In November 2023, I underwent a nuclear scan and discovered tumors in my pancreas, small intestine, colon, stomach, and rectum. They turned out to be carcinoid tumors, causing carcinoid syndrome, and making me very sick due to the excessive release of hormones. Carcinoid syndrome refers to a set of symptoms tied to tumors called carcinoids and the release of the hormone serotonin. It causes redness or a feeling of warmth in your face and neck called flushing, chronic diarrhea, difficulty breathing, and rapid heartbeat.

Delayed Diagnosis

My symptoms started around the summer of 2021, with severe episodes waking me up at night. I experienced cold sweats, extended bathroom trips with extreme diarrhea, and intense shaking.

It took three years and multiple doctors to get a diagnosis. My symptoms were initially dismissed as stress, anxiety, or Lupus-related IBS. Medical professionals went so far as to dismiss my rectal bleeding as  hemorrhoids without even giving me a rectal exam.

Despite this pushback, I persisted because my symptoms were not normal. Nothing is normal about filling up a toilet full of bloody diarrhea. I had to beg for a colonoscopy.

After getting diagnosed with carcinoid tumors and syndrome in November, I was set up with multiple specialists. My medical team and I knew almost immediately that the most pressing tumors were the ones found in my pancreas and rectum because they were causing a lot of symptoms. I went in for my consultation with the colorectal surgeon and had a polypectomy as part of a rectal biopsy. He removed not one, but two polyps. My biopsy came back grade 1, which means the cells divide at a low rate and grow slowly, and “well differentiated,” which means they look more like healthy cells. This confirmed what my doctor suspected: my tumors were growing very slowly!

My standardized treatment is my monthly Octreotide injections that help stop the release of the hormones from my tumors, and control my symptoms associated with the hormones. It also suppresses the tumor growth. I am additionally on weekly steroid suppositories and am supposed to start a 6-week course of oral chemo and lots of surveillance.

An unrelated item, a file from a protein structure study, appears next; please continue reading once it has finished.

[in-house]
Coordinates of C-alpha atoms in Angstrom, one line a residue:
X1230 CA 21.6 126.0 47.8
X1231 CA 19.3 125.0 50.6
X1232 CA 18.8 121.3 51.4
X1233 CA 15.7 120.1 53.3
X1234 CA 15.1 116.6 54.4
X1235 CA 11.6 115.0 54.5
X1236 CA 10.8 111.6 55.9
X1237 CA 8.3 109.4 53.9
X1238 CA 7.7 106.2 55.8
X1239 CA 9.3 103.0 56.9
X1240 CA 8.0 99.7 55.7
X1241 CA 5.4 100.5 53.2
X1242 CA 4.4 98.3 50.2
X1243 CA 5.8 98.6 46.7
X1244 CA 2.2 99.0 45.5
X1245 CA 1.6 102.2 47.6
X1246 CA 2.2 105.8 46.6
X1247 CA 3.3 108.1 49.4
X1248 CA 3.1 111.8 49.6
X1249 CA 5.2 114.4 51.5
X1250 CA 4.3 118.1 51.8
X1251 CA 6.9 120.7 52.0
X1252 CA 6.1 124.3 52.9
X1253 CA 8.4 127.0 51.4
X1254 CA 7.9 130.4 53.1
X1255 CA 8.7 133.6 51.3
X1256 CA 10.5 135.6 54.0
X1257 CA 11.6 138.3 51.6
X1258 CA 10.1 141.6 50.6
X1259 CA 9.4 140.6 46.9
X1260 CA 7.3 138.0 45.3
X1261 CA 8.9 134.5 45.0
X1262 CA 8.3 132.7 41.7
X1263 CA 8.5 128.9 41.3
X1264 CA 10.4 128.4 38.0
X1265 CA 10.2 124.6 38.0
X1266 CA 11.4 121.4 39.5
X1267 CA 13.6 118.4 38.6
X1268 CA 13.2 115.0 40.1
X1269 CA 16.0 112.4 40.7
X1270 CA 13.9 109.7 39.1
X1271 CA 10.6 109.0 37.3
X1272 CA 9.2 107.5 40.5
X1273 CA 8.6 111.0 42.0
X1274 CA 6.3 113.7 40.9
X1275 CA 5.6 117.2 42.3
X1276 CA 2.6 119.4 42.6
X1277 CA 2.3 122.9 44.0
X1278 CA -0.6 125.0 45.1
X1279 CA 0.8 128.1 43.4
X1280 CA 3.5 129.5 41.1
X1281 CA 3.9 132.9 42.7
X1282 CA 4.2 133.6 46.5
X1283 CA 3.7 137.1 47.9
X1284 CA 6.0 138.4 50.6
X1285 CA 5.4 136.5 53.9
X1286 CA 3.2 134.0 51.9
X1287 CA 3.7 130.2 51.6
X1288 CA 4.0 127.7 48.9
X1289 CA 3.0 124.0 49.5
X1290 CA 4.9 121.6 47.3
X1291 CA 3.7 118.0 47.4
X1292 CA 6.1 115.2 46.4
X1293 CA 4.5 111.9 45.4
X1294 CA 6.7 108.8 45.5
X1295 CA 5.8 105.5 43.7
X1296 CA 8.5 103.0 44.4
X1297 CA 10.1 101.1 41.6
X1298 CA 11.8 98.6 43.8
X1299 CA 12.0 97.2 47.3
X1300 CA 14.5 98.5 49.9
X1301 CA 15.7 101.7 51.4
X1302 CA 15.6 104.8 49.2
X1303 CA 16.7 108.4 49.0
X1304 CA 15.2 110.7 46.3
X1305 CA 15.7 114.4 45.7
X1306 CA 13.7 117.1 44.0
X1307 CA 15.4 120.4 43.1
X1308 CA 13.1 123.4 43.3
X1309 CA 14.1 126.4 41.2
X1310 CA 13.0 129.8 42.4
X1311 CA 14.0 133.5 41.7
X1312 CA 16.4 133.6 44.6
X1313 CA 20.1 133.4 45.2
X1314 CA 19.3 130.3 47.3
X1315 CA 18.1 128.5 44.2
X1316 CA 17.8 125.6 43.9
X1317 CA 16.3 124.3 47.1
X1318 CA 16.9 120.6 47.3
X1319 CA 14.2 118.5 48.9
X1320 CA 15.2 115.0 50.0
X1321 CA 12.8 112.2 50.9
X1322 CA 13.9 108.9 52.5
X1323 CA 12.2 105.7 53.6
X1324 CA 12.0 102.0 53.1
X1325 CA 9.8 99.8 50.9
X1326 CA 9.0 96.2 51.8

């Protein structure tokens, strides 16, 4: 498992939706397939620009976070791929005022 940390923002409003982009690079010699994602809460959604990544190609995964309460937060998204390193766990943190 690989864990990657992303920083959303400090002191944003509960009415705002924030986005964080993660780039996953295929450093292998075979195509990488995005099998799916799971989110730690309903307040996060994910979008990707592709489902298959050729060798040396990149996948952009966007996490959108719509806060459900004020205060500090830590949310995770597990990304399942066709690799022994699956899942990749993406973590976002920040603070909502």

My polypectomy removed all my polyps, and as long as I stay symptom free we can delay my second surgery for now!

At my last appointment, my doctor and I, talked in depth about me eventually having a stoma and an ostomy bag so they can remove the diseased parts of my small intestines and colon, and combine that with a proctectomy where my entire rectum and anus will be removed and sewn up permanently.

My doctor says I get a rare chance to prepare for my stoma when so many are thrust into this life-changing surgery. It’s not anything I’m rushing into. It will be permanent and irreversible, but we are starting the proper testing to see how many diseased sections I have compared to healthy ones and we are going to go from there. We don’t know if I’m looking at months or years. But for now, I have my bionic rectum to help.

Learning to Self-Advocate

It took me two years to get a concrete diagnosis. A diagnosis I had to fight for every step of the way. My rectal tumors had all that time to grow and being left untreated ended up causing me a cascade of other issues.